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Let's say I want to delete all records in a SQL Server table that were inserted over three months ago and keep the records inserted since then. We're dealing with many records on both sides of the three month period so I decided instead of running a DELETE with WHERE clause statement I will just insert everything into a temporary table, truncate the original table, and then insert all records from temporary table back into the original table.

But I want to keep all of the values from the Primary key ID column which are used by a Foreign key in another table. How can I keep from resetting the seed value as well as inserting everything where the ID column is the same for each record?

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Don't delete...never delete. Add a 'active' flag or something to that extent to mark the record as active or deleted. –  Twelfth Feb 11 '14 at 23:34
I'm deleting so that we can free up room in our db. Boss doesn't want to pay to hold 20 million ad impression logs that clients rarely look at. Therefore I'm taking everything older than 3 months and inserting it into a table that holds total impressions and hits for each ad. Should free up a few GBs on server. –  James Cahours Feb 12 '14 at 0:15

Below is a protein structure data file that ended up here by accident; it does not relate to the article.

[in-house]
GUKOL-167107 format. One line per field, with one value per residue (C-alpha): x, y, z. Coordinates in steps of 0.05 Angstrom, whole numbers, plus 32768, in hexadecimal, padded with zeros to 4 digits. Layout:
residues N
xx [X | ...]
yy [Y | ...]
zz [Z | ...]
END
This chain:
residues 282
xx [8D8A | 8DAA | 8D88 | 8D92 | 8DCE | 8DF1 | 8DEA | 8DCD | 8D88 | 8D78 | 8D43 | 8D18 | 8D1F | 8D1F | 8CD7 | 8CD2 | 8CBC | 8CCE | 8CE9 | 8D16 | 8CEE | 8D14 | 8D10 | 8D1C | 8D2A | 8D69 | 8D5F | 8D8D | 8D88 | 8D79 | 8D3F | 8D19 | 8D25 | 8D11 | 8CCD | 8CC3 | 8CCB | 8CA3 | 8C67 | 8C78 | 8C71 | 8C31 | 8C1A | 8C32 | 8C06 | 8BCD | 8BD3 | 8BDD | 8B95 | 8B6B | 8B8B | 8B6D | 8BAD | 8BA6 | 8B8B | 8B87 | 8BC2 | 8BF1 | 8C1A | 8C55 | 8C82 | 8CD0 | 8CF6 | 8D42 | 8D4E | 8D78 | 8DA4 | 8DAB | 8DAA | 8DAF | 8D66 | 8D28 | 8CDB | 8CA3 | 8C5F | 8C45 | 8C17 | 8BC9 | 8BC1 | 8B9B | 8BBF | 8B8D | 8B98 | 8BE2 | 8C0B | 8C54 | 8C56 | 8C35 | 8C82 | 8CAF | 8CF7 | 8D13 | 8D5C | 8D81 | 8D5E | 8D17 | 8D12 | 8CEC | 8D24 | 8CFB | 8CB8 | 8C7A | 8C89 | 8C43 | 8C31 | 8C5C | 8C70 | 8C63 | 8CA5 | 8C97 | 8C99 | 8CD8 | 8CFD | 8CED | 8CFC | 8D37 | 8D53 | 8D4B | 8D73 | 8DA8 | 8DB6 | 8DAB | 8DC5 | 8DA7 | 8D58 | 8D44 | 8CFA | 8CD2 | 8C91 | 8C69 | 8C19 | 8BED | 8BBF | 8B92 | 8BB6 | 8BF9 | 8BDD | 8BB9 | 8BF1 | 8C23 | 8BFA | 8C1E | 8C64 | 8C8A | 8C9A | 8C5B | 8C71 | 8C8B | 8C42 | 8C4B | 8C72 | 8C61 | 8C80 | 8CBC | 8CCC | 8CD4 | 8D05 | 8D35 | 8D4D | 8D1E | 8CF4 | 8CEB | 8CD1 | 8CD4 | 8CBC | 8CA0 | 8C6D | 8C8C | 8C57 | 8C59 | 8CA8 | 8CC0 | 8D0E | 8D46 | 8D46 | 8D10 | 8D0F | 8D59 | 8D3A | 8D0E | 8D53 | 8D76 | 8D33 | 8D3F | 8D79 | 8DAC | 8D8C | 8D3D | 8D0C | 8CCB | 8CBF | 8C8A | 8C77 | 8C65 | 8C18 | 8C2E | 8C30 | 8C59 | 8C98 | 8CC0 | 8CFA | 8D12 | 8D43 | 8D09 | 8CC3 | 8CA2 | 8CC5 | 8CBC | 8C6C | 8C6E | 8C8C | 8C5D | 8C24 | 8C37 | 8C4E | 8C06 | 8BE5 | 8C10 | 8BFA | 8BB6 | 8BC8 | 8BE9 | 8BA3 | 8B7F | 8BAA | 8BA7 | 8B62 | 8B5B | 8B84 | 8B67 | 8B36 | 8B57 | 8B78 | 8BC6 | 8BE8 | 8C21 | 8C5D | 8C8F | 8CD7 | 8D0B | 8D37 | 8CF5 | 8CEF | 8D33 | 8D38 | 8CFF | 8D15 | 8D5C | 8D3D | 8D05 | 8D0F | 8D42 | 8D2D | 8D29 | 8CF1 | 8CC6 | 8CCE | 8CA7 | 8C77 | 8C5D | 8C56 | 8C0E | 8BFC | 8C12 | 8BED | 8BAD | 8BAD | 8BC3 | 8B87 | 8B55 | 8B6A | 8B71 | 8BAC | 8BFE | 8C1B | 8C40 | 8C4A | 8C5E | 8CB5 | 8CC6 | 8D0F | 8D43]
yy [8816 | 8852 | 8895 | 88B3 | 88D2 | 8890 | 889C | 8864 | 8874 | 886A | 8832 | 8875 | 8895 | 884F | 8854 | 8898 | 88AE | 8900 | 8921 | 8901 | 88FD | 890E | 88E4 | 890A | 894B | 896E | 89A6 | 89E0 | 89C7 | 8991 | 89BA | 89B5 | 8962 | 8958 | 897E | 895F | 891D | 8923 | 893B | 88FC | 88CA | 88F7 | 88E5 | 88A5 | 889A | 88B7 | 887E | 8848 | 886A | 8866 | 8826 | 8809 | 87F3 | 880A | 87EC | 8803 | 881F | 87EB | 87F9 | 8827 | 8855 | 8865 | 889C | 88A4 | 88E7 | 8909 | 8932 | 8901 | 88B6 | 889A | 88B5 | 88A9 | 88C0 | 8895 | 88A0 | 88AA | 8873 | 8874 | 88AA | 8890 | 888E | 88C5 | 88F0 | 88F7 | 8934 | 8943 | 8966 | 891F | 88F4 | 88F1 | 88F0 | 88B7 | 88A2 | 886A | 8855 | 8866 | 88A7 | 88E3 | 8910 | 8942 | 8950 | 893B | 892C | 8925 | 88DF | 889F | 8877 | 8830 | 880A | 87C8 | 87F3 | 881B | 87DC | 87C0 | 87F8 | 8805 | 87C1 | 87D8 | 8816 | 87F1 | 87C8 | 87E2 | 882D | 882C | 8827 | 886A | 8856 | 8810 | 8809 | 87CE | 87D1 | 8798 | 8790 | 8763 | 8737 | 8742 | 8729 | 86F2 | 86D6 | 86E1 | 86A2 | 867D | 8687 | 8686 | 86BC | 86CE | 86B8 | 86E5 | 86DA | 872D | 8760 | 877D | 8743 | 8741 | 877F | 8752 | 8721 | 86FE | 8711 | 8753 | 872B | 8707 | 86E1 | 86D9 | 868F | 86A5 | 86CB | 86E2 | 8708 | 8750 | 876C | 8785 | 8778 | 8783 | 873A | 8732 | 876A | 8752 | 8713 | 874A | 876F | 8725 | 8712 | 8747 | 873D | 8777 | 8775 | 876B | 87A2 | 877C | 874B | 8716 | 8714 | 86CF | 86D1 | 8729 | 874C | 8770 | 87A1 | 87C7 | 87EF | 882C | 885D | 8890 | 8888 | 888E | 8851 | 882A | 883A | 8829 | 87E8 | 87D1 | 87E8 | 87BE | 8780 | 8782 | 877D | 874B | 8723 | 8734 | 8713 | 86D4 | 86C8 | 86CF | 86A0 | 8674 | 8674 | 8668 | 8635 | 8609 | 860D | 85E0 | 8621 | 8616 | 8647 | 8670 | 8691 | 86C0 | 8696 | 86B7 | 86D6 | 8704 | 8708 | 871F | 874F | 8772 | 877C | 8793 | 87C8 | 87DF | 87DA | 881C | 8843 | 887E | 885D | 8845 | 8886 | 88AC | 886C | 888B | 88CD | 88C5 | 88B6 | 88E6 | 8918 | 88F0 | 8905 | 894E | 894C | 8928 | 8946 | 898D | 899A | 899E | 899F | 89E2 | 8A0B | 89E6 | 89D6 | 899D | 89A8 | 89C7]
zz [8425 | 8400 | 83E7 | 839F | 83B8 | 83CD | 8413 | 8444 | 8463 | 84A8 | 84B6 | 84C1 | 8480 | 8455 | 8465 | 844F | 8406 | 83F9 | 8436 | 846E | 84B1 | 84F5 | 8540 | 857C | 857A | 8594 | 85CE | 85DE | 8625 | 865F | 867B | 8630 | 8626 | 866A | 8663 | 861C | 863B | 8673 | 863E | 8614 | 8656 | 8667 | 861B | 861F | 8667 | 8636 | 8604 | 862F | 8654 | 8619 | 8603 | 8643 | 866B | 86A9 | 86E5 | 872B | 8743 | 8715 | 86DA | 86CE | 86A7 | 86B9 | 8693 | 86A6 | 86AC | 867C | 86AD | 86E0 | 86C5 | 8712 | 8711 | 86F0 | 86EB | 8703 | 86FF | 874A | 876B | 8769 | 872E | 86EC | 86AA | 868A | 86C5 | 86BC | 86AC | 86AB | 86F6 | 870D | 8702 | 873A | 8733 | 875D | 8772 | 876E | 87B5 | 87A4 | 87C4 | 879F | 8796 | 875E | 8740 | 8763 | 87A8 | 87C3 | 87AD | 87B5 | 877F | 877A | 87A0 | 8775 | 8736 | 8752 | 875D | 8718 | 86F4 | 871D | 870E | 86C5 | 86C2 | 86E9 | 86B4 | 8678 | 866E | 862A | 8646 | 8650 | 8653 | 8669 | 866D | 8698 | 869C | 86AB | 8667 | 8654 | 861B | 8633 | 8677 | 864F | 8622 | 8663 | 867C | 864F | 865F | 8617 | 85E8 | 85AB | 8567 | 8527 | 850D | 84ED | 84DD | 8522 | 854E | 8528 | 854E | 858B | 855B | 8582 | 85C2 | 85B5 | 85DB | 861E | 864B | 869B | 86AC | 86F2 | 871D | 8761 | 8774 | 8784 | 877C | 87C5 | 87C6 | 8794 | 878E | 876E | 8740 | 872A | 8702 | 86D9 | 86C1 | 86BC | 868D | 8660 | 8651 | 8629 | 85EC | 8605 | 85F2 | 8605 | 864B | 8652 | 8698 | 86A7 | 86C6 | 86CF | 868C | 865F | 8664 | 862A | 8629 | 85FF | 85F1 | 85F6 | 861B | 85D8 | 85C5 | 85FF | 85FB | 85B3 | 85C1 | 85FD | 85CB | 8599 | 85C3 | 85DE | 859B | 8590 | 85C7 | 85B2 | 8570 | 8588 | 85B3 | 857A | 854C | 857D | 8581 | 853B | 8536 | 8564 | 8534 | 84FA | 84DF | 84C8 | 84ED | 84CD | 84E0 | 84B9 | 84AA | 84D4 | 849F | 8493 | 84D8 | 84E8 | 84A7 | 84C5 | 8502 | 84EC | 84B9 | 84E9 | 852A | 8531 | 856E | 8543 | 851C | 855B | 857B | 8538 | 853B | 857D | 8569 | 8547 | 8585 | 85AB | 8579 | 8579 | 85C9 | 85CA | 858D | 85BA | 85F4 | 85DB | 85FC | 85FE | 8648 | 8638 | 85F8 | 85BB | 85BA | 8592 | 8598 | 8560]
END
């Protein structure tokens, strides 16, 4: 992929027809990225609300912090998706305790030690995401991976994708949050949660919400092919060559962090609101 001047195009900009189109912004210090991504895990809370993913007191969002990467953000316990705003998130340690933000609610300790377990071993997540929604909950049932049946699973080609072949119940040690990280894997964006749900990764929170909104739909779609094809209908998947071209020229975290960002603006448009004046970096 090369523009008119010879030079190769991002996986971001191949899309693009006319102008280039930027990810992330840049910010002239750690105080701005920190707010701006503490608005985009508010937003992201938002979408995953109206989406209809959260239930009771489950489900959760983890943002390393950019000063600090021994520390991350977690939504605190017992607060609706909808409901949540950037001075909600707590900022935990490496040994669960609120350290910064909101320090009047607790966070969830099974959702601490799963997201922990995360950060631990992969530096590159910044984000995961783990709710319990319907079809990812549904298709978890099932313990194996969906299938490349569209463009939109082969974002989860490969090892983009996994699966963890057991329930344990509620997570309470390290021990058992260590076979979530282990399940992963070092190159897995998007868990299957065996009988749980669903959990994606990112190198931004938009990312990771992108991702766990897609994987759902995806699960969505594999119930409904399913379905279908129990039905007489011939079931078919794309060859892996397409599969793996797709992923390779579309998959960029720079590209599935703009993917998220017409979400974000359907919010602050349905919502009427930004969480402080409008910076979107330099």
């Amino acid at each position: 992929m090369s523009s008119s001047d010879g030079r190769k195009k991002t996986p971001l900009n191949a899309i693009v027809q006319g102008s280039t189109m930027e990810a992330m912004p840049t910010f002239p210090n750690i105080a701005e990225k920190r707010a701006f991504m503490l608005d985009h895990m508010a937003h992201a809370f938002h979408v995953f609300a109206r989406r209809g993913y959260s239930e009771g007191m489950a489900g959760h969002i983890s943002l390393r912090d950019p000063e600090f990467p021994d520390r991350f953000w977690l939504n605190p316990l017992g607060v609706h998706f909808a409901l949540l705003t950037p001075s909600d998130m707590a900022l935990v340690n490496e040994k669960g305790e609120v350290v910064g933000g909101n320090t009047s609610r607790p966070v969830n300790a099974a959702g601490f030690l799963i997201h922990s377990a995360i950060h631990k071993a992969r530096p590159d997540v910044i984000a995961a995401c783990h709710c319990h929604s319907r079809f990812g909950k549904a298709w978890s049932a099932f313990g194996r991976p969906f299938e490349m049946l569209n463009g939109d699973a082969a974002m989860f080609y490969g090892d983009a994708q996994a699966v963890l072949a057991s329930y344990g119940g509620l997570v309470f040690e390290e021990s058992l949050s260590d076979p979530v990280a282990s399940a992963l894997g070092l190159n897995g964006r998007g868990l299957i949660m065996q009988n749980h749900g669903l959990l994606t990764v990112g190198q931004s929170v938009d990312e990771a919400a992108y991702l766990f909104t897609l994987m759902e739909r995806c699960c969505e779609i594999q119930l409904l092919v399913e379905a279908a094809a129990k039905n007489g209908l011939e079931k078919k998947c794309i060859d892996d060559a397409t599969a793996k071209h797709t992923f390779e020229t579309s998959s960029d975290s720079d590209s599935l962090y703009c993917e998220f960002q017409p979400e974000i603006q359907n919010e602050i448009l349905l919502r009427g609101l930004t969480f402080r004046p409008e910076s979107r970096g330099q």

If you're referencing this table from another table, are you also deleting the references to the old rows? –  Jon Senchyna Feb 12 '14 at 1:31
There are no references to this table –  James Cahours Feb 12 '14 at 16:48

2 Answers 2

up vote 2 down vote accepted

Drop the foreign Key and disable identity increment from the original table. Then do the above process you mentioned. That is

  1. Insert records into temp table - (insert - select whatever you want and also foreign key rows present in another table).
  2. Truncate original table.
  3. Insert records from temp table to original table (if there are lot of records, drop original table and rename temp table to original table name).
  4. Add foreign key constraint and enable identity property
  5. reseed the identity. - DBCC CHECKIDENT (yourtable, reseed, 10045)

10045 - corresponds to number of rows in temp table. So that identity seed start from 10046.

Hope this helps.

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Will the identity seed I get from CHECKIDENT get the number of rows in temp table or get the latest ID column value? I need the new seed to be the largest value in ID column not the number of rows. –  James Cahours Feb 12 '14 at 0:21
You pass in the seed value to the CHECKIDENT function. You can select the MAX identity value from your table after the insert and then pass that in to CHECKIDENT to get your desired functionality. –  Jon Senchyna Feb 12 '14 at 1:29


INSERT INTO OLD_TABLE ( ... columns, including ID ... )  
     SELECT ( ... columns, including ID ... )  FROM TEMP_TABLE;
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